The new film Cesar Chavez brings to life the famed civil rights leader, who organized farm laborers and fought to secure a living wage and better working conditions in the fields. He founded the United Farm Workers union in California in 1962, and his work inspired millions of people in the U.S. and internationally. Actor Michael Peña, who plays Chavez, spoke with Tell Me More host Michel Martin about how he prepared for the role and what it meant to him and his family.
This is TELL ME MORE from NPR News. I'm Michel Martin. The minimum wage debate is in the news again. President Obama and other Democrats have been pushing for an increase as part of a broader conversation about economic fairness. But if you've ever been a caddy on the golf course, a server at a restaurant or anybody else who's depending on tips, then you know that sometimes the minimum wage isn't really the minimum at all, especially if you run into customers like this.
Chihiro Yamanaka and Jane Bunnett come to the Kennedy Center from Japan and Canada, respectively, and each has a compelling story.
Jane Bunnett is from Toronto, yet for more than 30 years, she's championed Cuban music and musicians. She's made dozens of trips to the island, studying and working, bringing instruments to schoolchildren, and inviting players to return to Canada with her and her husband, trumpeter Larry Cramer.
Originally published on Fri March 28, 2014 8:38 am
A German man who for years had hidden away art plundered by the Nazis during World War II has agreed to return the valuable works to their Jewish owners or their descendants, his lawyer said Wednesday.
Cornelius Gurlitt will start with returning Matisse's Seated Woman/Woman Sitting in Armchair to the descendants of Paul Rosenberg, who was a French art dealer whose descendants recognized the painting when details of the stash were made public in November.
Originally published on Mon March 31, 2014 2:55 pm
Smartphones are so prevalent in our lives that they're interrupting everything from meals to movies. And engaging with them is sometimes taking precedence over enjoying the real, live human beings seated next to us.
So what should be the norms around smartphone use? Is it completely situational — OK for some places or times, but not others? How does the ubiquity of smartphones affect interpersonal contact?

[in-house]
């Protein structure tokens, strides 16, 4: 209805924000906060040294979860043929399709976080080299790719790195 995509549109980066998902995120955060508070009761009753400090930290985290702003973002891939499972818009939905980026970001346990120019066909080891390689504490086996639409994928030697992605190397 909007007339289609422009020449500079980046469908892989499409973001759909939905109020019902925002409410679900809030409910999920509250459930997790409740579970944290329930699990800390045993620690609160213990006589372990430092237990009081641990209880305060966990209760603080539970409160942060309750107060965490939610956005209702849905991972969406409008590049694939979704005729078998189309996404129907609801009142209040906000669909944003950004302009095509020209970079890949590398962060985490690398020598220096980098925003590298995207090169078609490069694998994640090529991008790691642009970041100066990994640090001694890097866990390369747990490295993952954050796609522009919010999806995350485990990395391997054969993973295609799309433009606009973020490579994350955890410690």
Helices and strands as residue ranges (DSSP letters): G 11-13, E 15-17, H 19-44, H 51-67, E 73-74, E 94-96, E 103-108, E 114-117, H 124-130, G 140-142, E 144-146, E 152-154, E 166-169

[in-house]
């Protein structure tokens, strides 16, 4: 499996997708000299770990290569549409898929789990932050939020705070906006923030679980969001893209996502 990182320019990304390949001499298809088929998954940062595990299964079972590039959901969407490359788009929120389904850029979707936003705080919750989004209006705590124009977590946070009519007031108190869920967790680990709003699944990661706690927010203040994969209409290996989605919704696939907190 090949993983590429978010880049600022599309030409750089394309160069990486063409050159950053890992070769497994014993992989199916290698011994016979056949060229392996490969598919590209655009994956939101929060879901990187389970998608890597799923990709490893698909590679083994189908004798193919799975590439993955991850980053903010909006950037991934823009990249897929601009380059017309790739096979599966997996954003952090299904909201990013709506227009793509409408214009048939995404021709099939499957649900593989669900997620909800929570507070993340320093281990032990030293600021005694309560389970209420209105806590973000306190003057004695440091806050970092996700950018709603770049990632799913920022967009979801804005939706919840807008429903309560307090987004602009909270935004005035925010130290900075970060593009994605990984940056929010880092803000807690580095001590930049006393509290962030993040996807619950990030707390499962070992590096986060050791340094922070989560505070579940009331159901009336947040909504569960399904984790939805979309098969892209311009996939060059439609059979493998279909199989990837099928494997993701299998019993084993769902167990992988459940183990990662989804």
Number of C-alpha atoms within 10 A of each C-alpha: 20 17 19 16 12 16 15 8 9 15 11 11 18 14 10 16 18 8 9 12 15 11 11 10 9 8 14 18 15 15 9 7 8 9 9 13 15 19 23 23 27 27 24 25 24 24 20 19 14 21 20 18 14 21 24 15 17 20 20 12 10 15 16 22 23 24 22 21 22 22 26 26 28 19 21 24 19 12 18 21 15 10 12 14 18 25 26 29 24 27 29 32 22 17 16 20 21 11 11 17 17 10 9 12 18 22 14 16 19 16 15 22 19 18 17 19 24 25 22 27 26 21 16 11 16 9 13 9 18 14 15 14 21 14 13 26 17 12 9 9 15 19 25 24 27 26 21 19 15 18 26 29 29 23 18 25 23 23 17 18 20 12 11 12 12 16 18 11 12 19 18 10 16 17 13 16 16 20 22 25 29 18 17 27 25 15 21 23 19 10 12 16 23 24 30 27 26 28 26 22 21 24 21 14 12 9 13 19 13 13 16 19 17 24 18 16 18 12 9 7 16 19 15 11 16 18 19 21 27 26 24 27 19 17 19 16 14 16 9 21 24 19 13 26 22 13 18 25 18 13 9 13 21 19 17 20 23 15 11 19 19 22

Originally published on Thu March 27, 2014 11:29 am
Lack of food is the leading cause of child death worldwide, killing 3.1 million children each year and accounting for 45 percent of all child mortality.
Undernourished children who survive still face a daunting future, including reduced intellectual capacity and a higher risk of disease and disability. And while economic growth is presumed to get more children fed, a booming economy alone doesn't fix the problem, researchers say.
Originally published on Mon March 31, 2014 12:04 pm
Protesters in Taiwan are angry. They've taken over the island's Parliament, blocking the doors with piles of furniture. They also stormed the offices of the Cabinet, where they clashed with riot police armed with batons and water cannons.
Originally published on Mon March 31, 2014 4:16 pm
One of my old pals used to come walking into a room at the end of a long day, sigh, look around, and say, "Tell me two things good." They could be big things, small things, anything — he had to hear two things, and they had to be good things, and you had to think of them right away.
Wednesday night, I asked Twitter this crucial question. Here are some of the responses.
With a powerful debut single and an impressive EP, Ireland's Hozier already has a lot of momentum. He was the talk of SXSW earlier this month, and we welcomed him to our studios for his U.S. radio debut soon afterwards. We quickly learned that his talent is more than one song deep as he dug into his American blues influences and showcased his considerable vocal range. Here, he performs "Take Me to Church" live on Morning Becomes Eclectic.